Right now, it’s hard to know how to feel—and what to do with those feelings.

So, we reached out to our dear friend and art therapist Lynell Weiss so that she could pass along some incredibly simple, practical and peaceful tips for feeling a bit more centered during this crisis.


Hello sweet community, my name is Lynell Weiss and I am a psychotherapist and art therapist practicing in the Los Angeles area. In these deeply uncertain times, I often find myself reflecting on how I can meet this moment as it is, and soften my expectations. How to witness all that is unfolding around me, around all of us, with loving awareness rather than relentless attachment.

This is a time filled to the brim with all types of complicated and conflictual feelings. We can oscillate between feelings of fear, anxiety, overwhelm, and loneliness to feelings of newly discovered courage, bravery, gratitude, and joy. Sometimes all within the same 10 minute period. And guess what? It’s all okay. We have never dealt with anything like this before, and it’s important to be gentle and kind with ourselves, especially when we start to notice the more difficult emotions arising within us. We are navigating a tremendous amount of change in a very short amount of time, and how we treat ourselves has never been more important.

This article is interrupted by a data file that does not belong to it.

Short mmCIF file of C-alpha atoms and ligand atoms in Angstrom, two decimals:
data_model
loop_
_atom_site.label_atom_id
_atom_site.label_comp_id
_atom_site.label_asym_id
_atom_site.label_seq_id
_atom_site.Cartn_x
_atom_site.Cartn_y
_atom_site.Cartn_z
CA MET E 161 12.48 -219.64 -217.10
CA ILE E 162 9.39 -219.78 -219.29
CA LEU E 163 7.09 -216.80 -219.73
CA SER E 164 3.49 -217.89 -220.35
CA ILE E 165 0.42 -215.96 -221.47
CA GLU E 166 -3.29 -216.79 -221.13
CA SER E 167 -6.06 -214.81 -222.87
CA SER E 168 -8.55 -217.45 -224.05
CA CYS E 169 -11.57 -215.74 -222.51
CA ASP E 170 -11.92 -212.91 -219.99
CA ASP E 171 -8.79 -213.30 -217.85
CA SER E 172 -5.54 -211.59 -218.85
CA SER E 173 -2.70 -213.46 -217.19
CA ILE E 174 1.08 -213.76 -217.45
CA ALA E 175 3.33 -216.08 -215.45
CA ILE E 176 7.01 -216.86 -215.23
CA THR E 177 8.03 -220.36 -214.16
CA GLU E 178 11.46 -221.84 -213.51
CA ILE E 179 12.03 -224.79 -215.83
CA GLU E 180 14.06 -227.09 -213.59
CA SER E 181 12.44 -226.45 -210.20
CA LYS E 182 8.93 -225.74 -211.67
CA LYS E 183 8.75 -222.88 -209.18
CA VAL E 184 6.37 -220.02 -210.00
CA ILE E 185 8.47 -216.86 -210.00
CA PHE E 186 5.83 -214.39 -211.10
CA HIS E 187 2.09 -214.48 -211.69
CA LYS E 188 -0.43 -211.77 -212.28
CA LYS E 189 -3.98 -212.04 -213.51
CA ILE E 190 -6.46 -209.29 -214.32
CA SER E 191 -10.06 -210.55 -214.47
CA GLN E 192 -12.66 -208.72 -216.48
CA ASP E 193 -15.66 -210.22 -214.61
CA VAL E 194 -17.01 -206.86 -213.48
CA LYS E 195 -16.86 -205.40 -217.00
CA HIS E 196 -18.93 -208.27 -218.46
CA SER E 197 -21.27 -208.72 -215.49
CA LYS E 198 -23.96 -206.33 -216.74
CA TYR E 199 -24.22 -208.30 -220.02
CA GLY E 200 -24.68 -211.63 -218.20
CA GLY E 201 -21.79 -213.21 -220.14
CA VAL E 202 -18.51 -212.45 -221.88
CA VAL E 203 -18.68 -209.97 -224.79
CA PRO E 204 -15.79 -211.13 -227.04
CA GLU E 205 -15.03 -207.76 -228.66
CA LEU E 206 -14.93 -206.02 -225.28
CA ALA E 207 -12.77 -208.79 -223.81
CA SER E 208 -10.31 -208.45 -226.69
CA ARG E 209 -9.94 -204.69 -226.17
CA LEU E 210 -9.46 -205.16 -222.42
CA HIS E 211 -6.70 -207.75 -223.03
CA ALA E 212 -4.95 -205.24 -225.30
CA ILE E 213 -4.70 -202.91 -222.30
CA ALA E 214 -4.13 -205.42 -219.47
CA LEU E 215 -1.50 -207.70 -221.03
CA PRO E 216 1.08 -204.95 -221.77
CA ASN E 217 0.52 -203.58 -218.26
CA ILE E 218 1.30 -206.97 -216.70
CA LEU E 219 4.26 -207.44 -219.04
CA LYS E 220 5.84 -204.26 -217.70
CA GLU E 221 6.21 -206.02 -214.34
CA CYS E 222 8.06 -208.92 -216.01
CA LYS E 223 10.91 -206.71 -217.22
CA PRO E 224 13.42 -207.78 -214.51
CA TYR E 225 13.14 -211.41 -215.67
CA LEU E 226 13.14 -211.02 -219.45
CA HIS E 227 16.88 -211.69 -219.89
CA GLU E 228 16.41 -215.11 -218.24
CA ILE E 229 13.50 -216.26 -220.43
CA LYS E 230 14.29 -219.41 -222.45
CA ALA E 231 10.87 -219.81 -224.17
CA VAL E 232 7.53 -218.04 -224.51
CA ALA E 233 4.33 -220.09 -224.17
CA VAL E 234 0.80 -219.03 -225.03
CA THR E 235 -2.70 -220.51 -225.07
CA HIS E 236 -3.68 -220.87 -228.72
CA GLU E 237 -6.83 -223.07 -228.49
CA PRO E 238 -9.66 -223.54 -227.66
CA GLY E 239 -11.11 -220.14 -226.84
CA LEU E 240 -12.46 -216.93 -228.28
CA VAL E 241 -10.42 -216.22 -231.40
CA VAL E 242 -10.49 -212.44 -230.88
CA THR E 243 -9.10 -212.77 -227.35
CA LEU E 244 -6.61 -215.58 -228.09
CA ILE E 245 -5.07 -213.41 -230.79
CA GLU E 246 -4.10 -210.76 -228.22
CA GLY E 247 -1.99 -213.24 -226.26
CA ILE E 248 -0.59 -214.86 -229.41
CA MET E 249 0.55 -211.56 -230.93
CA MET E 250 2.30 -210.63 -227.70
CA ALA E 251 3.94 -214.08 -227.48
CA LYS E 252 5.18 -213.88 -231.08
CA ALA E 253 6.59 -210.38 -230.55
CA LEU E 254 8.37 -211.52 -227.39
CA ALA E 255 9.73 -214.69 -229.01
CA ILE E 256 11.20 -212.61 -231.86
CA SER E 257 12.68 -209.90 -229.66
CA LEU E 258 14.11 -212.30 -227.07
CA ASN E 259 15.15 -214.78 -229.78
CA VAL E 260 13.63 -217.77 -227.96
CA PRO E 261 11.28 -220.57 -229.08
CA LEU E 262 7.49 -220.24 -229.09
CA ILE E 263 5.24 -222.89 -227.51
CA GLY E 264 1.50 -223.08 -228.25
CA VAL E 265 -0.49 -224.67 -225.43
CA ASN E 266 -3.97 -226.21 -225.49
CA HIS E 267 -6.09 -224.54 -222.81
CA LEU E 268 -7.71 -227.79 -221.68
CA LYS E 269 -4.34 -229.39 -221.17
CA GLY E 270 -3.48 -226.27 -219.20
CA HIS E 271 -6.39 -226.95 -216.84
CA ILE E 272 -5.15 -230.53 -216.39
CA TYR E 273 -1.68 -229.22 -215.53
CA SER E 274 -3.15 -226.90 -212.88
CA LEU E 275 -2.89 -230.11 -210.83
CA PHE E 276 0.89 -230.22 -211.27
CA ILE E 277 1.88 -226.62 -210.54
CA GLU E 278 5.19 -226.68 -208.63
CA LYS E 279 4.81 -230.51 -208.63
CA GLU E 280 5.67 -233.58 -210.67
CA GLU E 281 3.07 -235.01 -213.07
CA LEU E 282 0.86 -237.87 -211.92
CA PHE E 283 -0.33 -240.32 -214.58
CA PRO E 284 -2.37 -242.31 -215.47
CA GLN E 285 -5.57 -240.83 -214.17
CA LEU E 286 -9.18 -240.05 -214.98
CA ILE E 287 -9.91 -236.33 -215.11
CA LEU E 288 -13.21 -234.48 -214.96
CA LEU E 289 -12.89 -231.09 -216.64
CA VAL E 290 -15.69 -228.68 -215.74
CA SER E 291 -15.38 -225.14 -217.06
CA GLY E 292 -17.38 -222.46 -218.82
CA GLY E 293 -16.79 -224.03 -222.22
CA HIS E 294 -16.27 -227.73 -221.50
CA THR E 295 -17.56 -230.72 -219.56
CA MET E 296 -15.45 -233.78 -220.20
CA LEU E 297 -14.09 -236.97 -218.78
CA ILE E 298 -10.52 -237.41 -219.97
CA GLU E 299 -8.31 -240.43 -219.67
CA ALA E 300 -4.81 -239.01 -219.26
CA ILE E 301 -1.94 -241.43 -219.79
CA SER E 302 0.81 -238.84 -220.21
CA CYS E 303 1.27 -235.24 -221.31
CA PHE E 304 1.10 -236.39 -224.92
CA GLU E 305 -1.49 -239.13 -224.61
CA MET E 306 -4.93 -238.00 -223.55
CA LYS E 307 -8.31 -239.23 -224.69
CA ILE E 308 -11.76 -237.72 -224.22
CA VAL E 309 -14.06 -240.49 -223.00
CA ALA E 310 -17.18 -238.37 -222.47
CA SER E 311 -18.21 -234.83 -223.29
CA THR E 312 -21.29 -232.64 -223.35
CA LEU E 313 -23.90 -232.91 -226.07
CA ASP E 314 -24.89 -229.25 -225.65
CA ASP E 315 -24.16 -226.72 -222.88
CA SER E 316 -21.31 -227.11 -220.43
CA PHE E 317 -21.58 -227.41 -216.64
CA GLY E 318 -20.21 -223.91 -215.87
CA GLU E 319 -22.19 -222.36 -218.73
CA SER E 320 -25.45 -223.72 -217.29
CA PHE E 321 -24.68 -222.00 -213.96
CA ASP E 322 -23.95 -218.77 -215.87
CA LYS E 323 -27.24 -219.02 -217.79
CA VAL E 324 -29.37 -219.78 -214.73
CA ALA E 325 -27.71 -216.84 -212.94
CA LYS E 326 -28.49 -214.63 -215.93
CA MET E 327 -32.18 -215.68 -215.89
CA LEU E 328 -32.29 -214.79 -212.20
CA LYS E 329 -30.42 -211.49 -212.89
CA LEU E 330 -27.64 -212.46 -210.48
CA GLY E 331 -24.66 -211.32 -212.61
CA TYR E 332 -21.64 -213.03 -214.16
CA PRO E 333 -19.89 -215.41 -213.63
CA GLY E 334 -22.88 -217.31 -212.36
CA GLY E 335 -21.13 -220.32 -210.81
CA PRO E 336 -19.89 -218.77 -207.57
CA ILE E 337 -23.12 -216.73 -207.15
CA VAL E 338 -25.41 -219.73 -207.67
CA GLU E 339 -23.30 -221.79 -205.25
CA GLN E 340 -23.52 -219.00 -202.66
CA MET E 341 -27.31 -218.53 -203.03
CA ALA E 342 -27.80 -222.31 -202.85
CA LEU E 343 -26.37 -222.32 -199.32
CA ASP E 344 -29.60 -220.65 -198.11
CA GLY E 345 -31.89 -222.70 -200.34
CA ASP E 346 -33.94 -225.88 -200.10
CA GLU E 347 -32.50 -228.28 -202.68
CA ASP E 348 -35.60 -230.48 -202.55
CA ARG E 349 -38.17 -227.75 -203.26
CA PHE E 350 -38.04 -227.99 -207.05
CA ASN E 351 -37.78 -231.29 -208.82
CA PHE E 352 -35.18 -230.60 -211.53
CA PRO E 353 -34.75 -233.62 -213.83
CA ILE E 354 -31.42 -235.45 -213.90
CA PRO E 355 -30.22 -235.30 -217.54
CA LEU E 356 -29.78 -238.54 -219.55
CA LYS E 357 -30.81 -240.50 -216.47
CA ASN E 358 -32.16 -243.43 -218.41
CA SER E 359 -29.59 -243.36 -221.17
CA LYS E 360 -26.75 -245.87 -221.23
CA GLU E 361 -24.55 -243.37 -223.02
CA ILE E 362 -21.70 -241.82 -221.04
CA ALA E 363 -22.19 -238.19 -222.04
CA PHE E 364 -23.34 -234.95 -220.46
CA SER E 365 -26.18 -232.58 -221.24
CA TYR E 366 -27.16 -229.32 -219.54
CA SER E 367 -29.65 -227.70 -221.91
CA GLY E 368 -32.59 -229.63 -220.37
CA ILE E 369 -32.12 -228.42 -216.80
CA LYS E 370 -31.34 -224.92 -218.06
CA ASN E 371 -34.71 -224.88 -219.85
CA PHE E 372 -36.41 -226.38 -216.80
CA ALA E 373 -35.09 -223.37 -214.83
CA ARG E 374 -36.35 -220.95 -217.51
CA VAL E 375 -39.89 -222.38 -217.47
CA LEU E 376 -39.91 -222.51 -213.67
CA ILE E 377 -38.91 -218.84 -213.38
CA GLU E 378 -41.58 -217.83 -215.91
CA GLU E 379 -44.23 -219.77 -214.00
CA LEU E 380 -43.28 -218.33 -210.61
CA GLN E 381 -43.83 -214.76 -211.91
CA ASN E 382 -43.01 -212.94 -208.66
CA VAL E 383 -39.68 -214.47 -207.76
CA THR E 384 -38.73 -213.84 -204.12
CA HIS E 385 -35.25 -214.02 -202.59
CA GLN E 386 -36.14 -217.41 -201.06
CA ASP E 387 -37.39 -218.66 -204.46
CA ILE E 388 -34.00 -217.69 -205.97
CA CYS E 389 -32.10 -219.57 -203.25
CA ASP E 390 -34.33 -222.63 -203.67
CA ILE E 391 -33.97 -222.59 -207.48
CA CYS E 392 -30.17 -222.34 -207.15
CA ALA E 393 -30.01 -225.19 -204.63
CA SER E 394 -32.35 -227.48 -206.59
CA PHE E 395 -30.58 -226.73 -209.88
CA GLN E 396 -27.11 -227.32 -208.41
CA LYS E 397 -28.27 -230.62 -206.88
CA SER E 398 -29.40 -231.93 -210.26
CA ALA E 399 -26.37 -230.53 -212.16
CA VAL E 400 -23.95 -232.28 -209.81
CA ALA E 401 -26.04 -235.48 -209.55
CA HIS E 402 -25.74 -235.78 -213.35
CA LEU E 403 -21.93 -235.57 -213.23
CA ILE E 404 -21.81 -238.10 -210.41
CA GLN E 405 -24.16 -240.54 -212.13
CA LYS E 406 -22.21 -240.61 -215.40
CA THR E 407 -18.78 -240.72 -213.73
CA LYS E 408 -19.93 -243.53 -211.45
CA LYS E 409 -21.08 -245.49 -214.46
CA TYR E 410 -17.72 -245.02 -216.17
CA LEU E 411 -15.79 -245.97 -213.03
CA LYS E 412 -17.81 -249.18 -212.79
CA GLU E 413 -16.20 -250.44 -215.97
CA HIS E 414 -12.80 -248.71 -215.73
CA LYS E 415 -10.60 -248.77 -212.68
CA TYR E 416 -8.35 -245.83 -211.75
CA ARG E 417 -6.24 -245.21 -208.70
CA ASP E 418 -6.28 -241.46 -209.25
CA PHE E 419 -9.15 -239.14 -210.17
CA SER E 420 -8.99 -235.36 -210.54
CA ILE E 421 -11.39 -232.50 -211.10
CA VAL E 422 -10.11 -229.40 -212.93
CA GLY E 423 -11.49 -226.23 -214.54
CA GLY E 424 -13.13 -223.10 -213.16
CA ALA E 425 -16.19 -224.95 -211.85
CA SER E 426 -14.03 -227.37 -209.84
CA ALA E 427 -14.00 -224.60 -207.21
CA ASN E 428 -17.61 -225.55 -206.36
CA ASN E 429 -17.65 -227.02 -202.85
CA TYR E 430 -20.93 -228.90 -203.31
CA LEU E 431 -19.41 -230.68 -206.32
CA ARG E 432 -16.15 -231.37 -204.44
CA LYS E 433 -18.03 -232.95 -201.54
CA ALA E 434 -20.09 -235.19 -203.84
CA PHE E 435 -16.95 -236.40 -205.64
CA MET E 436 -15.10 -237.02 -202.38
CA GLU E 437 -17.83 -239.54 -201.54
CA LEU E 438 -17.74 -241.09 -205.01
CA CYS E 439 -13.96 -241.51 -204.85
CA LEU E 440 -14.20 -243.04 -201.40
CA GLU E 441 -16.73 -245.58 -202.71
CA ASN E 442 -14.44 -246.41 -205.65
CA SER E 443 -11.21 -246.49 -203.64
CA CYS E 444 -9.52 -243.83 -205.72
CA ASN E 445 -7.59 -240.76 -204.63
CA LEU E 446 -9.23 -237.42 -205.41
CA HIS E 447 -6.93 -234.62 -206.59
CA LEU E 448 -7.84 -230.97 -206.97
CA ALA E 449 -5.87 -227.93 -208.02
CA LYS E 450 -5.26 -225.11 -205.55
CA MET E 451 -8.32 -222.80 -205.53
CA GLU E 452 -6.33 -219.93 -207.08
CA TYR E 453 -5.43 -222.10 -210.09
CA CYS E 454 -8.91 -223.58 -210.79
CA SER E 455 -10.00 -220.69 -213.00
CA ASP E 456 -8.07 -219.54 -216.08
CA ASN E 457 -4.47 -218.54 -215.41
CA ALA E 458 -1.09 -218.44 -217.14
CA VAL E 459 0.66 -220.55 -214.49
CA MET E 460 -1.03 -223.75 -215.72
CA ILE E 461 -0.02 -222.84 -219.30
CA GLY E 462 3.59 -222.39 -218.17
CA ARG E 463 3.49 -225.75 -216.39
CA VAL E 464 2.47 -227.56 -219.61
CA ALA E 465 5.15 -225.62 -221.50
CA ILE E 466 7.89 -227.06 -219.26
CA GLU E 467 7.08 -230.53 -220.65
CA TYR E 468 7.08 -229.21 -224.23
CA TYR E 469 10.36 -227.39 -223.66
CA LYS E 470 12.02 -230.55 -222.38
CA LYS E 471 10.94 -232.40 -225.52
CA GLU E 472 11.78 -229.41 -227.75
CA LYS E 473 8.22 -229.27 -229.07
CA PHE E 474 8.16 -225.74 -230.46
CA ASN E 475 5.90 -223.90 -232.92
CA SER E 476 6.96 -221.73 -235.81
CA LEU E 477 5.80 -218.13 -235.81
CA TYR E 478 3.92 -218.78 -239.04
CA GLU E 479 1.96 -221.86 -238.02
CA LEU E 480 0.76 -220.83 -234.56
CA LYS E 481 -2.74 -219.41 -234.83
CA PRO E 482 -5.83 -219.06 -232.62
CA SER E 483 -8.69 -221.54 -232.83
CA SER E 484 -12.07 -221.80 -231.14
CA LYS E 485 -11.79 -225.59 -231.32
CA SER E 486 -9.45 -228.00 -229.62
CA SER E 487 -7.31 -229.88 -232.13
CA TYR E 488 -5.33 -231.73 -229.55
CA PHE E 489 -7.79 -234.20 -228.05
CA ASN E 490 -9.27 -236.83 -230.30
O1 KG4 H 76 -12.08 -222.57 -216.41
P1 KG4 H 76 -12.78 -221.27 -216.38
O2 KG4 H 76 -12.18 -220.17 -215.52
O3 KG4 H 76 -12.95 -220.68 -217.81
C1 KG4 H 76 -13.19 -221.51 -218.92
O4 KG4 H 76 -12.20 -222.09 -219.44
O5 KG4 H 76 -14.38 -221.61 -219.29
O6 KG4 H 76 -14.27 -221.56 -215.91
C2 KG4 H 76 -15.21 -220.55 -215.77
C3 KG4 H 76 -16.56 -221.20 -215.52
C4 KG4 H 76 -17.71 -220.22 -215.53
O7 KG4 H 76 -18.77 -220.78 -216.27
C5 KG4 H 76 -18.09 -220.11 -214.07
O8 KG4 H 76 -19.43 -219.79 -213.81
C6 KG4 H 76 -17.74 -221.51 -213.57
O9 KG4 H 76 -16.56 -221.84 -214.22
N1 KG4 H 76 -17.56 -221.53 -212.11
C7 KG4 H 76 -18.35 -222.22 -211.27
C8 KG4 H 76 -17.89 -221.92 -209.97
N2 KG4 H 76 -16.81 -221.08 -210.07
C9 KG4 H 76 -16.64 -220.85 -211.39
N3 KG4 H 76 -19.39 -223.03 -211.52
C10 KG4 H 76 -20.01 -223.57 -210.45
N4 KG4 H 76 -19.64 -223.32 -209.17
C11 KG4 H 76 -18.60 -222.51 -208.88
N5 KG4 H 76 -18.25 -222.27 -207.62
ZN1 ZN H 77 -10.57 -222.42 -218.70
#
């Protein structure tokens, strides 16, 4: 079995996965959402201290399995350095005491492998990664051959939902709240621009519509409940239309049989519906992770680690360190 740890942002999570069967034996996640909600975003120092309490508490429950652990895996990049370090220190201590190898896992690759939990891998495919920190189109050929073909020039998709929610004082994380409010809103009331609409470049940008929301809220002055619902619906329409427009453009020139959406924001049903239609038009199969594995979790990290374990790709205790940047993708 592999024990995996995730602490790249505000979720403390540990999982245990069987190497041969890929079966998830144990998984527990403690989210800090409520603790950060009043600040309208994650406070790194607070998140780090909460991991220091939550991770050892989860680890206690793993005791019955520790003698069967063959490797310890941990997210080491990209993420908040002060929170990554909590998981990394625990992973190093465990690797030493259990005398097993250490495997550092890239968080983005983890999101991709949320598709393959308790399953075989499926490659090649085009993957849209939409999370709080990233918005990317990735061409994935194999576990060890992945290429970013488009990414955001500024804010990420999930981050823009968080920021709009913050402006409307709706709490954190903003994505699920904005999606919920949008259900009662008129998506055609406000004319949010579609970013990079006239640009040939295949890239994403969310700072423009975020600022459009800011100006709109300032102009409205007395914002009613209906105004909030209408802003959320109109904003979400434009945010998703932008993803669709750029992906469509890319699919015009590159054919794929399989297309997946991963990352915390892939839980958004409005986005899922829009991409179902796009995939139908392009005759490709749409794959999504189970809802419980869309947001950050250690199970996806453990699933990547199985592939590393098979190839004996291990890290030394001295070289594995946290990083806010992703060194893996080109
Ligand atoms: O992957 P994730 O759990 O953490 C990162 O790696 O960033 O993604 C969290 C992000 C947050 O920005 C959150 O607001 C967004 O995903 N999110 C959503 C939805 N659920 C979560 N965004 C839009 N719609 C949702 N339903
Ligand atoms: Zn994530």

Below you will find a compilation of resources to address the stress response in the mind, body, and spirit. My invitation to you is this: take what you need, and give yourself permission to leave the rest. Sending you all steadiness and ease.


A breathing exercise to calm a racing mind:

1. Start by taking a few deep breaths in while expanding and contracting your belly. Now, as you breathe in, fill your belly with air and start to count up to 4 in your mind. Hold.

2. And now breathe out through your mouth as if you are blowing out through a straw, and count to at least 6. Feel your belly deflate.

3. Repeat 6-8 times

4. Notice if anything has changed in your mind or body. Repeat as needed.

Journal prompts:
  • What have you found most challenging about this time?
  • What have you found most helpful during this time?
  • What are your expectations around productivity?
  • If your inner ally could speak to you, what do you think they would say about those expectations?
  • What would you do with your time if you weren’t “should-ing” yourself?